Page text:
How do you know your BAM project is achieving all it can for the Kingdom of God?
This is a challenging questions to answer for many leaders of BAM projects. Often at a loss as how to measure anything spiritual, it leads to those nebulous statements such as: ‘Jesus is the centre of everything we do’ when questioned.
But it doesn’t have to be nebulous.
It IS possible to measure the progress towards your spiritual goals, but in order to do that you need to know what the target is.
Key Concept – Missional Potential
Not all BAM projects are able to impact for the Kingdom at the same level. When we opened a data entry company that had Christian employees working for Christian customers, we realised that this was a very limited ‘fishing pool’ from which we were able to impact the Kingdom through evangelism. The enterprise just didn’t ‘touch’ many people who were not already Christian.
As a response, we opened a bakery in a much busier part of town. The bakery, by way of the nature of its business model, had many more interactions with people ‘far from God’ and so had much more potential for reaching people for Christ.
Is it fair to expect the data entry business to achieve the same level of spiritual fruit as the bakery? We think not. So what is the standard we are measuring the projects by?
The answer? Each project needs to maximise its missional potential.
The Real Finish Line
By evaluating what the full missional potential is for your project, you now have a target to shoot for. A finish line to work towards.
If we simplify the missional discussion to evangelism only, then the maximum missional potential for the data entry project is understandably far smaller than that of the bakery. At the data entry project, we could potentially reach our suppliers (people who provided and fixed our computers for example), but our customers and staff were already Christians. We would need to look for other areas to impact for the Kingdom of God. Perhaps introducing discipleship for the staff that they could take home, and maybe evangelism training for them to use within their communities outside of work.
The bakery, however, was in a different league of missional potential. Almost every interaction was with someone far from God. We were based in an impoverished community, and both our staff and workers were not Jesus followers. So considering what our outreach goals could be would need to be much more ambitious if we were going to maximise the missional potential of the bakery.
Are Quantifiable Targets Possible?
The idea of maximising your missional potential may be intuitively easy to understand, but how do you lead an organisation to targets without something quantifiable? This may be a primary reason why BAM projects tend to shy away from measuring themselves in terms of spiritual fruitfulness: They do not feel equipped to know how to measure what feels like a God ordained process.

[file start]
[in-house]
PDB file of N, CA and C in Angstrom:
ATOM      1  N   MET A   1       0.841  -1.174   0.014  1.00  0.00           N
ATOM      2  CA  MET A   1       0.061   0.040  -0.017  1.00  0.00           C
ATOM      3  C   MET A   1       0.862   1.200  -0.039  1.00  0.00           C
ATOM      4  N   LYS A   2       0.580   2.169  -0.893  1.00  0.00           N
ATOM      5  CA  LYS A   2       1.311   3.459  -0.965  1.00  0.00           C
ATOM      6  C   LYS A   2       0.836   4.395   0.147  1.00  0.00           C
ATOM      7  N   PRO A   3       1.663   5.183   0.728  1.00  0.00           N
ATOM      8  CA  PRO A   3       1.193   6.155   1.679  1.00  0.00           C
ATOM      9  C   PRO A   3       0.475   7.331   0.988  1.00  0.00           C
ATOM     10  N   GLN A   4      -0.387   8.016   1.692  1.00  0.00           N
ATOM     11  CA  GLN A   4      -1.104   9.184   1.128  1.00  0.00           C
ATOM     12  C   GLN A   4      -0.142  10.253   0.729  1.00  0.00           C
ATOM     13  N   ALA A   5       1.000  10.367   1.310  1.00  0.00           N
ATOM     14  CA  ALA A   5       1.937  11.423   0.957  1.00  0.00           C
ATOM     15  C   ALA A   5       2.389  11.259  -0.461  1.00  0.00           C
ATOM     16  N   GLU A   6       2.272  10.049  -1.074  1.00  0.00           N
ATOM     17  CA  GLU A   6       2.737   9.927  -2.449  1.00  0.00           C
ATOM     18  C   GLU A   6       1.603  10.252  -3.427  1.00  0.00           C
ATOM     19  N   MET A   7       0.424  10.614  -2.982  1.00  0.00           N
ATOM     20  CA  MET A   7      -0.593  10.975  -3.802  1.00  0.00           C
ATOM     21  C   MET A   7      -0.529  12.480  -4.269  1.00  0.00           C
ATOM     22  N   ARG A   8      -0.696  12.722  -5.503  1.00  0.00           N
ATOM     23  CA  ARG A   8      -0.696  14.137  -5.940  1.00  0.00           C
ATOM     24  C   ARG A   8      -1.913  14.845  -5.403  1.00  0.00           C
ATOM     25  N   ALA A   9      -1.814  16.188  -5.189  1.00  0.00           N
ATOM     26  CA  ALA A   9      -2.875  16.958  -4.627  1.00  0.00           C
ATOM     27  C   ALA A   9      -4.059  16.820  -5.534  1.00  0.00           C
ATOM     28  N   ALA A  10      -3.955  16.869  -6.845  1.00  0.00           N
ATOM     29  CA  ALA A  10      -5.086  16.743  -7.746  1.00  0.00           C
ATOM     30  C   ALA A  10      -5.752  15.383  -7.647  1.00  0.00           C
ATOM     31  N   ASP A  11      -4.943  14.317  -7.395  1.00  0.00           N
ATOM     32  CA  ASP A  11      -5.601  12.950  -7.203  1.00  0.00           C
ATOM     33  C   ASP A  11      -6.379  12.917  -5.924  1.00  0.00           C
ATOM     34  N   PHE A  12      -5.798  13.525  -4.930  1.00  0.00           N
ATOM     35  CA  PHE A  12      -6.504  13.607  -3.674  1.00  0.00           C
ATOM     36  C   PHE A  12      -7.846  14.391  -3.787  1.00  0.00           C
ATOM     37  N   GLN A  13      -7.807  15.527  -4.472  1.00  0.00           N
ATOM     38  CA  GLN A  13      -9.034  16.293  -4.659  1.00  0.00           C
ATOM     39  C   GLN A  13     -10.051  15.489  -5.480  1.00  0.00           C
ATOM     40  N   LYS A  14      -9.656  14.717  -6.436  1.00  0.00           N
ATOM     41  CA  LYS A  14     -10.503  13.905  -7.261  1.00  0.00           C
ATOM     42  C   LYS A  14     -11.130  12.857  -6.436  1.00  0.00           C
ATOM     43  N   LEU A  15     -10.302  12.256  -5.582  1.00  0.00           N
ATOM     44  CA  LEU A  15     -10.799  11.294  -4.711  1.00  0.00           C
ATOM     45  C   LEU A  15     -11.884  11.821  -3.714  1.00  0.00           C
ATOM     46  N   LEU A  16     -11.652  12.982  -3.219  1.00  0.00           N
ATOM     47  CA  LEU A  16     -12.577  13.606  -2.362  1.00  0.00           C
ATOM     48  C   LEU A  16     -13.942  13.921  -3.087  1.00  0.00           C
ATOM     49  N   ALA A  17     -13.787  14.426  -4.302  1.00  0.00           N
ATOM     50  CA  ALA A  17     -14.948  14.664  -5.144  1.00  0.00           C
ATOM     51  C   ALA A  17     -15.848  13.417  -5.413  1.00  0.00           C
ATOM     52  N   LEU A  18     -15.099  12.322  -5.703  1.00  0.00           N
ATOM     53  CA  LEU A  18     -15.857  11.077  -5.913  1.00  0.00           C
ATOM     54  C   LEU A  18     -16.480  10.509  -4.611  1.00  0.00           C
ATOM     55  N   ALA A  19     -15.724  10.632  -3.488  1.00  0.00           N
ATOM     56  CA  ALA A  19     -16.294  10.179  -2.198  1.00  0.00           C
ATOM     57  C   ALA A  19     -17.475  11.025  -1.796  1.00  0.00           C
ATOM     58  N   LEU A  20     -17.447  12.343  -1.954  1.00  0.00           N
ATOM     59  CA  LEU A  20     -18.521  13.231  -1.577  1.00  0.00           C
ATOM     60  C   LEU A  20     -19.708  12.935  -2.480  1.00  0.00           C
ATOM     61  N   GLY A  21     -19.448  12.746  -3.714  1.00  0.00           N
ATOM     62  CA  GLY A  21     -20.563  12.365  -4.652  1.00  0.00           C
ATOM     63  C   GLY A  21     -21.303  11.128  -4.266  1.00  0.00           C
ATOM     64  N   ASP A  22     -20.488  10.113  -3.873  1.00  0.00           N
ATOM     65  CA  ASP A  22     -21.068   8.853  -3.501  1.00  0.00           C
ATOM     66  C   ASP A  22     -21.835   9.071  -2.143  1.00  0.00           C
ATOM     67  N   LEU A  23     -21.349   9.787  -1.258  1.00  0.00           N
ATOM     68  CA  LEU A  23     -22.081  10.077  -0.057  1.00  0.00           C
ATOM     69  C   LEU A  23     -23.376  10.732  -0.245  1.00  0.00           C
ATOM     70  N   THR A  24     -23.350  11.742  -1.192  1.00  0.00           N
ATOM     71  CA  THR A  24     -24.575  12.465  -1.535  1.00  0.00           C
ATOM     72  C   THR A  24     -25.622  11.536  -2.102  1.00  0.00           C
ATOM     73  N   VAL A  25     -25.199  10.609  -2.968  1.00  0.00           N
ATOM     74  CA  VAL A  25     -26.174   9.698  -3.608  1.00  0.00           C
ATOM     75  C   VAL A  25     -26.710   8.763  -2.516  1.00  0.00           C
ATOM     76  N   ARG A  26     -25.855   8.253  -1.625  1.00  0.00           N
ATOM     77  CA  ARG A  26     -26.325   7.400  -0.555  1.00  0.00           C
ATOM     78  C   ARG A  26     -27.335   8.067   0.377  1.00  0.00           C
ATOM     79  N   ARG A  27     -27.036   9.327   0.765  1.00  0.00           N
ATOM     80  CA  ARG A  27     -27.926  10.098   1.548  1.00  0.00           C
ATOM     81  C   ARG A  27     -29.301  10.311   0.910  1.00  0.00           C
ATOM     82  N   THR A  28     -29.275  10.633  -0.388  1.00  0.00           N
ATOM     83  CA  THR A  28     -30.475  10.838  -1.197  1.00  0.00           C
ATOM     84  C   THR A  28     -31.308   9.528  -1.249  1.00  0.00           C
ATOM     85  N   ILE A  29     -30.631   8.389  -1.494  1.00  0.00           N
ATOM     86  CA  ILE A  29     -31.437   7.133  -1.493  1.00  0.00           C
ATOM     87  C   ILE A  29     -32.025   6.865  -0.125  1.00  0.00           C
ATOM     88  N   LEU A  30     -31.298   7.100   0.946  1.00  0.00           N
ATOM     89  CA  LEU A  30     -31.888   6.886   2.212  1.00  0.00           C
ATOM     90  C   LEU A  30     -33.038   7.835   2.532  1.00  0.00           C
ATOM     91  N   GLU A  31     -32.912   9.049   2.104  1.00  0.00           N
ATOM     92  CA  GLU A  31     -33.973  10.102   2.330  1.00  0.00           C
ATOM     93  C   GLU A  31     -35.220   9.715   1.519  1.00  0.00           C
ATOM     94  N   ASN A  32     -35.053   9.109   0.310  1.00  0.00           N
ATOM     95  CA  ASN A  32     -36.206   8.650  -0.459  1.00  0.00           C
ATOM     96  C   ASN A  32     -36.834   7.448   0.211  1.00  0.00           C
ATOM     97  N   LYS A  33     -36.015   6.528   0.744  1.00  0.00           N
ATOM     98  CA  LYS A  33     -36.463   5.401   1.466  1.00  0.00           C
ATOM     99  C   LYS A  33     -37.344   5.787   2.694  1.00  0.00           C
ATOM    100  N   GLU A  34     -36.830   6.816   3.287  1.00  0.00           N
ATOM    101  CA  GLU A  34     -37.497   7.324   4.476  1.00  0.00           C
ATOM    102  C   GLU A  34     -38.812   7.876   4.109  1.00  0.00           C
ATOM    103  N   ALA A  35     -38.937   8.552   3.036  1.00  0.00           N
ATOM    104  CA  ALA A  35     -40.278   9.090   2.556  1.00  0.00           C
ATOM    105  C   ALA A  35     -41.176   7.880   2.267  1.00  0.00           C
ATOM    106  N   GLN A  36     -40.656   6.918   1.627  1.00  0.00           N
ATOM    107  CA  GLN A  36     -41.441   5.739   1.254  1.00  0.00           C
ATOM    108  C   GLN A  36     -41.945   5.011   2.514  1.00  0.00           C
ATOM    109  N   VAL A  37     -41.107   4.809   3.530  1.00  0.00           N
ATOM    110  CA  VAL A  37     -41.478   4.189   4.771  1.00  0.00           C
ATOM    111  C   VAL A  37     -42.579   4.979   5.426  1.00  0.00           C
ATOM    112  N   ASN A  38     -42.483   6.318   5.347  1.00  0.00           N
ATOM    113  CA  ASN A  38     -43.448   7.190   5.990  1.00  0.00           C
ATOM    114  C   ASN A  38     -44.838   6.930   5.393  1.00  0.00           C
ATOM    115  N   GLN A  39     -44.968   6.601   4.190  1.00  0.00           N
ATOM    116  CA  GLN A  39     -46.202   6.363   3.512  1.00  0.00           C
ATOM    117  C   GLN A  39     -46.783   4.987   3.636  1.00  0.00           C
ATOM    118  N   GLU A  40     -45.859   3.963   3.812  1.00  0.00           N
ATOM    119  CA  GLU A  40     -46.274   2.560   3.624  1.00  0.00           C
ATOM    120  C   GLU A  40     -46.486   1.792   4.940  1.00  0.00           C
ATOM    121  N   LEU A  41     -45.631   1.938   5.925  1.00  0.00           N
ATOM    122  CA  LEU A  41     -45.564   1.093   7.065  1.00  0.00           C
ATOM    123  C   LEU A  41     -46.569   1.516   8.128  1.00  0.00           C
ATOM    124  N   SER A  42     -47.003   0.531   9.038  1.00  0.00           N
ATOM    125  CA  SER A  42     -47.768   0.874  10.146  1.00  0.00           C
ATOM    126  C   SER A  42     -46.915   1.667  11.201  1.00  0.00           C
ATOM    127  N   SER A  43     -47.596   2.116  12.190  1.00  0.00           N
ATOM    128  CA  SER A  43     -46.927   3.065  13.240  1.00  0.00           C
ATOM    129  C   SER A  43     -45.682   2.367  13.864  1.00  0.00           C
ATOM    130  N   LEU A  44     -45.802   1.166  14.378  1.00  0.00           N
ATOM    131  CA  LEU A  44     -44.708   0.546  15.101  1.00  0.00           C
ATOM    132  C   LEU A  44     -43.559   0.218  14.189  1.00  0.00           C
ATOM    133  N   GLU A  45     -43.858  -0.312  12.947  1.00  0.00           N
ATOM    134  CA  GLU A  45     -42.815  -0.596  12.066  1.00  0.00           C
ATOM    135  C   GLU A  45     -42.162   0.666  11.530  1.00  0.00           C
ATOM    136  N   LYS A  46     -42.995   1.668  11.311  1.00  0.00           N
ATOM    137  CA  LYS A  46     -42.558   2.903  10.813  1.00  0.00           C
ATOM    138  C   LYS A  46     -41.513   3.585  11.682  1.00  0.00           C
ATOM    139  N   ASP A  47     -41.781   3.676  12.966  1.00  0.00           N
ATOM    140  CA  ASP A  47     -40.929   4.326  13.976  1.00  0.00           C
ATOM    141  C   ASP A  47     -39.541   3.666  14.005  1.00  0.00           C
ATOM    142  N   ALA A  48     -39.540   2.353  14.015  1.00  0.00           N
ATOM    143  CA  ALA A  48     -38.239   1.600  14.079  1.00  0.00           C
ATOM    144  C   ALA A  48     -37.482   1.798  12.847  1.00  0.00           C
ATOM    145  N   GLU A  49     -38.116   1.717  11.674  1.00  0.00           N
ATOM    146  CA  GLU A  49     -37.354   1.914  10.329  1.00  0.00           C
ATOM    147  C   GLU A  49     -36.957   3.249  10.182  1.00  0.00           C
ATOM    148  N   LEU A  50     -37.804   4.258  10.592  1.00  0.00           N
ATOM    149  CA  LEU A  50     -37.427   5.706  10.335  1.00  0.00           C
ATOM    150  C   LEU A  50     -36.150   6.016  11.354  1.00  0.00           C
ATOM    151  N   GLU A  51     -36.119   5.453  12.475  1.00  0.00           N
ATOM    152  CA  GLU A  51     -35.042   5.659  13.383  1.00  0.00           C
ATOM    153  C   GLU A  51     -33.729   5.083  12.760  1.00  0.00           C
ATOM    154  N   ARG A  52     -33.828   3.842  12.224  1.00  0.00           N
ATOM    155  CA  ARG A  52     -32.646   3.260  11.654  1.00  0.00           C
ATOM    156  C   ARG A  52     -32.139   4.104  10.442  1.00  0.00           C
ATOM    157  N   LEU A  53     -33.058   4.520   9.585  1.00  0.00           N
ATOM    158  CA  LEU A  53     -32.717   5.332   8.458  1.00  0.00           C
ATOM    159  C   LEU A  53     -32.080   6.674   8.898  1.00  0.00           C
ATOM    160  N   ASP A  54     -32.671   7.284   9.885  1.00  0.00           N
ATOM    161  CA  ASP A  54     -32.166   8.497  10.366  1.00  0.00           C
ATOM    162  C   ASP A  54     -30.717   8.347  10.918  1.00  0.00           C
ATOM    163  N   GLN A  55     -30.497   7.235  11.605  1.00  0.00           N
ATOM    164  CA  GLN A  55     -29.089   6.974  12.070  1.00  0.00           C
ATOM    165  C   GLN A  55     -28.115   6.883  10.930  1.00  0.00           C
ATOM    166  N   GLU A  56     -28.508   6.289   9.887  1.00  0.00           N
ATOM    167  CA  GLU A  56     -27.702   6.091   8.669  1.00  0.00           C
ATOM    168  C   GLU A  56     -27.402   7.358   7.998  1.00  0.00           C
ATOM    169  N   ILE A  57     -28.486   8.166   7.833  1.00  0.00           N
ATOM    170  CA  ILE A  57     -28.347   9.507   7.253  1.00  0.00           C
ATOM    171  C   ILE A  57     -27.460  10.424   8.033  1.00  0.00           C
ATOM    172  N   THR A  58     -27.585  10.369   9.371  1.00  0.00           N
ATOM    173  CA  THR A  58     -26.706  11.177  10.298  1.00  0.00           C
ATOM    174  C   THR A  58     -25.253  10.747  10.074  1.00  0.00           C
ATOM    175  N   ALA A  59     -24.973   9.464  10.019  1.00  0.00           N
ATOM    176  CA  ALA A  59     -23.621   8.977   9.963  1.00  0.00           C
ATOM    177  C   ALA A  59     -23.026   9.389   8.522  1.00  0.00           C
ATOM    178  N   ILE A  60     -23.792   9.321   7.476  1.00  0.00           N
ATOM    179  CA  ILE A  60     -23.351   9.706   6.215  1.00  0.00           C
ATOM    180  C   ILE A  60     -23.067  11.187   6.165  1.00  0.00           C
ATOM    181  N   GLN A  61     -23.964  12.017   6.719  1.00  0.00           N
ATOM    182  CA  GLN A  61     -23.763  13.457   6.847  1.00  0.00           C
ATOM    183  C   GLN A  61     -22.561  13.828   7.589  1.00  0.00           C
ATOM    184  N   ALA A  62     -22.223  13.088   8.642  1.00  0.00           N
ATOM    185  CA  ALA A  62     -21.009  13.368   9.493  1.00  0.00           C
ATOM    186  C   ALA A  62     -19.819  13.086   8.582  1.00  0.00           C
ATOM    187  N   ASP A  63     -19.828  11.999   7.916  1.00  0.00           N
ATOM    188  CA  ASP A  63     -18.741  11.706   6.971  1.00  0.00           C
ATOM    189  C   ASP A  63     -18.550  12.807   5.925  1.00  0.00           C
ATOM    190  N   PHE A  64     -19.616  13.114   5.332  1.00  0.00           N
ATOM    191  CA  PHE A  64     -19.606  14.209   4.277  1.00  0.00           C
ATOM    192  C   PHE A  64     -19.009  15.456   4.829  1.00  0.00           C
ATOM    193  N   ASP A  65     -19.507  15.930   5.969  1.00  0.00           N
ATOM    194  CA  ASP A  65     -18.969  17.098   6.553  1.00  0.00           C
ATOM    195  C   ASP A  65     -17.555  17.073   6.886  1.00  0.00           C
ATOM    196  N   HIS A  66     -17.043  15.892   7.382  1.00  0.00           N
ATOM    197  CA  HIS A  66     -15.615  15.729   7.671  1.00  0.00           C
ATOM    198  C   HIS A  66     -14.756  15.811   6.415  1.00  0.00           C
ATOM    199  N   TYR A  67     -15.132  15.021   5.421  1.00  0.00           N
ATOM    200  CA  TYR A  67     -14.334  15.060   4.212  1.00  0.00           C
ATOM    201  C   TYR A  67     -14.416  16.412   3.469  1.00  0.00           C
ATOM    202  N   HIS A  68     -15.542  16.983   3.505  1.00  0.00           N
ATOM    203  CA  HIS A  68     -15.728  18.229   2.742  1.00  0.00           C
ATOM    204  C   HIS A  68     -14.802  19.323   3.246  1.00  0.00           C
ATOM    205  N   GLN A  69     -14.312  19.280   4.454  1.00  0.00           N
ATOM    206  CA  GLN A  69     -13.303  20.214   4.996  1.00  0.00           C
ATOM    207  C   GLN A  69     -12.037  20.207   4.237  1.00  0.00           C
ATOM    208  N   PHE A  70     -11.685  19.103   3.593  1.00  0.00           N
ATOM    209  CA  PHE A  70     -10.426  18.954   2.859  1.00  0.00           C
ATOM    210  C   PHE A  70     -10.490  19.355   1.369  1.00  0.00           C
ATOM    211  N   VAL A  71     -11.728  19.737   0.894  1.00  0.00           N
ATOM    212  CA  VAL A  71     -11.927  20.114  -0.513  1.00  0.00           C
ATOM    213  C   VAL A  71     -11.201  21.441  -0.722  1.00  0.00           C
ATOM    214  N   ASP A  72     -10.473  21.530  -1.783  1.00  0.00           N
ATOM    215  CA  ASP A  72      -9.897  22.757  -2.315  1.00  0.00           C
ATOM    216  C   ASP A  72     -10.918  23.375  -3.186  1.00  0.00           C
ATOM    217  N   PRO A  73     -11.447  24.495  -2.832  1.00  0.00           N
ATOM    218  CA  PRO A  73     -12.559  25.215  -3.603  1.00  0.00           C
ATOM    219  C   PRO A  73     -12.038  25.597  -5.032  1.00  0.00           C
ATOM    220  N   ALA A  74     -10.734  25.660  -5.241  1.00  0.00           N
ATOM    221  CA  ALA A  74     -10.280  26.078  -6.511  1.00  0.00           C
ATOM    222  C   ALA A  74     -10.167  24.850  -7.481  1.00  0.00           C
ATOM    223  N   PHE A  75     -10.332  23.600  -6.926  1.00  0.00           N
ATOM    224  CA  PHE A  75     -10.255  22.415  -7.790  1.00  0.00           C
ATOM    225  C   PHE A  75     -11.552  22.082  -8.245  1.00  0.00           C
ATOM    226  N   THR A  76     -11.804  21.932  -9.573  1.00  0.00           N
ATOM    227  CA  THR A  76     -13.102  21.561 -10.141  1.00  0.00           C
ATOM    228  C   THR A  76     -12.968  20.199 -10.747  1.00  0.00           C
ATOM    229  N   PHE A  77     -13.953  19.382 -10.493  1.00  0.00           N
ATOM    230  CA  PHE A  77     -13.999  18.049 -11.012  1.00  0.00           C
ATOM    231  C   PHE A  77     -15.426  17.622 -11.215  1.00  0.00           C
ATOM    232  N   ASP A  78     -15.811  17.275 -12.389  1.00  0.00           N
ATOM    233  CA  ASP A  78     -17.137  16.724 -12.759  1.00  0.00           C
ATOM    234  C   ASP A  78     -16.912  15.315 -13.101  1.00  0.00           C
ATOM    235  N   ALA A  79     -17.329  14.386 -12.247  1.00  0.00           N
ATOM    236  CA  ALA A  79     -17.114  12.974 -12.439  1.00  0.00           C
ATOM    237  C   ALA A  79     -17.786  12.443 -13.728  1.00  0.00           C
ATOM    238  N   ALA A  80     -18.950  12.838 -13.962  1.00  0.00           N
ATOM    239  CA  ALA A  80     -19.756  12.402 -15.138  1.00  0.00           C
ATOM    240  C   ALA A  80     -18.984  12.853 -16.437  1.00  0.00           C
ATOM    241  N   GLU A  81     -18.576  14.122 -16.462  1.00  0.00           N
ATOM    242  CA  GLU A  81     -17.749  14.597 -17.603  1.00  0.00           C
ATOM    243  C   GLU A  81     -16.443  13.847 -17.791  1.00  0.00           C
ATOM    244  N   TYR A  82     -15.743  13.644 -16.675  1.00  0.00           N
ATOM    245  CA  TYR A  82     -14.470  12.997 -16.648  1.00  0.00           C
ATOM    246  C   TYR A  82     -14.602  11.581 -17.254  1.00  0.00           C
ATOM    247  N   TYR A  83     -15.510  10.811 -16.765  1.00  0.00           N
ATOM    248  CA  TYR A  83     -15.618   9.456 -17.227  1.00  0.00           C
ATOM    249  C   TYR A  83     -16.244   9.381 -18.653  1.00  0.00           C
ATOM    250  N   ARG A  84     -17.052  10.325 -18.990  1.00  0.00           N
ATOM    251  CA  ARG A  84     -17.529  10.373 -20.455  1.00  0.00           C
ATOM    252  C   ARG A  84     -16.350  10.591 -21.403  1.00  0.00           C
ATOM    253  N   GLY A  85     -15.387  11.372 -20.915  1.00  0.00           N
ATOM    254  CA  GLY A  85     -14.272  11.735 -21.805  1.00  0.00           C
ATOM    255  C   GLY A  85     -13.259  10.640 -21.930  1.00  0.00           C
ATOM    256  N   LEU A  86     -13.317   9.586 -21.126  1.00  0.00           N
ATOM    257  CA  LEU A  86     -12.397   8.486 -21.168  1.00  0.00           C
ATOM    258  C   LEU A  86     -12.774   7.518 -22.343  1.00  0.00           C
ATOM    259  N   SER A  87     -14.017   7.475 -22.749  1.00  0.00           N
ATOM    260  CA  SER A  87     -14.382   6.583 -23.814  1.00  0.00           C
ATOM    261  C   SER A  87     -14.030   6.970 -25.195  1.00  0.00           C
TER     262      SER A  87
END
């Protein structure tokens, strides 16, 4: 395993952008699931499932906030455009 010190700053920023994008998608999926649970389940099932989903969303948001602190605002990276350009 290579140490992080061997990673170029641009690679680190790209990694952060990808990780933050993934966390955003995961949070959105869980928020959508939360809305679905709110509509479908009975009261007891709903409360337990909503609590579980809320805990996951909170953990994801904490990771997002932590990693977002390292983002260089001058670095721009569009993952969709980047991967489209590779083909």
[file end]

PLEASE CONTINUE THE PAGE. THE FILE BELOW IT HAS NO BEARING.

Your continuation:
We agree that people coming to Jesus is a God ordained process. At the same time, we feel it is possible to measure the project’s effort of effective exposure (EEE) to the gospel.
Our experience both doing effective outreach ourselves, and also comparing notes with some of the best in the world who do it, is that there are steps that lead to effective evangelism that can measured, and this is where quantifiable goals can be created.
For instance if you use the Four Missional Milestones referenced in the A Case Study – Applying Outreach In Business, it is possible to do analysis on the potential of your project to reach each milestone, and set realistic goals of applying the techniques necessary to reach those milestones through your project.
For example, the first milestone is Connect, with a goal to get to the second milestone Share. Your first step may be to analyse all the potential people your business touches that might be far from God. From there you then analyse how many of those interactions are potential for EEE. You then can set a target for 1) training your Christian team members with the skills for EEE, 2) measuring their performance of achieving EEE in Connect to Share.
Ultimately, you can measure numerically how much of your missional potential you are realising in reaching Connect, and the how many of those reached in the Connect phase are getting to the next milestone Share. From there, you measure how many are moving from Share to the next milestone Gather and on and on. You have now quantified your missional potential and are setting SMART goals that help you understand how much of that potential you are realising.
Understanding your project’s maximum missional potential can be a key step in achieving the Spiritual Bottom Line your project exists to fulfil. It allows you to set realistic goals for your team, and measure outcomes that can then be relayed back to investors, supporters or other key stakeholders who are supporting the project in order to see God glorified through the project.
It also helps to prevent you from going red-faced when asked what you are achieving for the Kingdom as you tell the questioner that ‘Jesus is the centre of everything we do’.
Article first published on the Business and Mission website, reposted with kind permission.
Business and Mission.org is a network of leaders each with decades of international entrepreneurial experience, but also comparable experience in effective outreach. The network was founded by Colin Crawley. Colin served for 8 years as the CEO of a UK missions agency based out of central London and prior to that served as the Executive Director for a California based global Business as Mission group for 5 years. Colin has a global background having lived in Hong Kong, the US, South Africa, and the United Kingdom. He enjoys meeting and learning from other leaders from all over the world who are passionate about seeing God’s Kingdom come.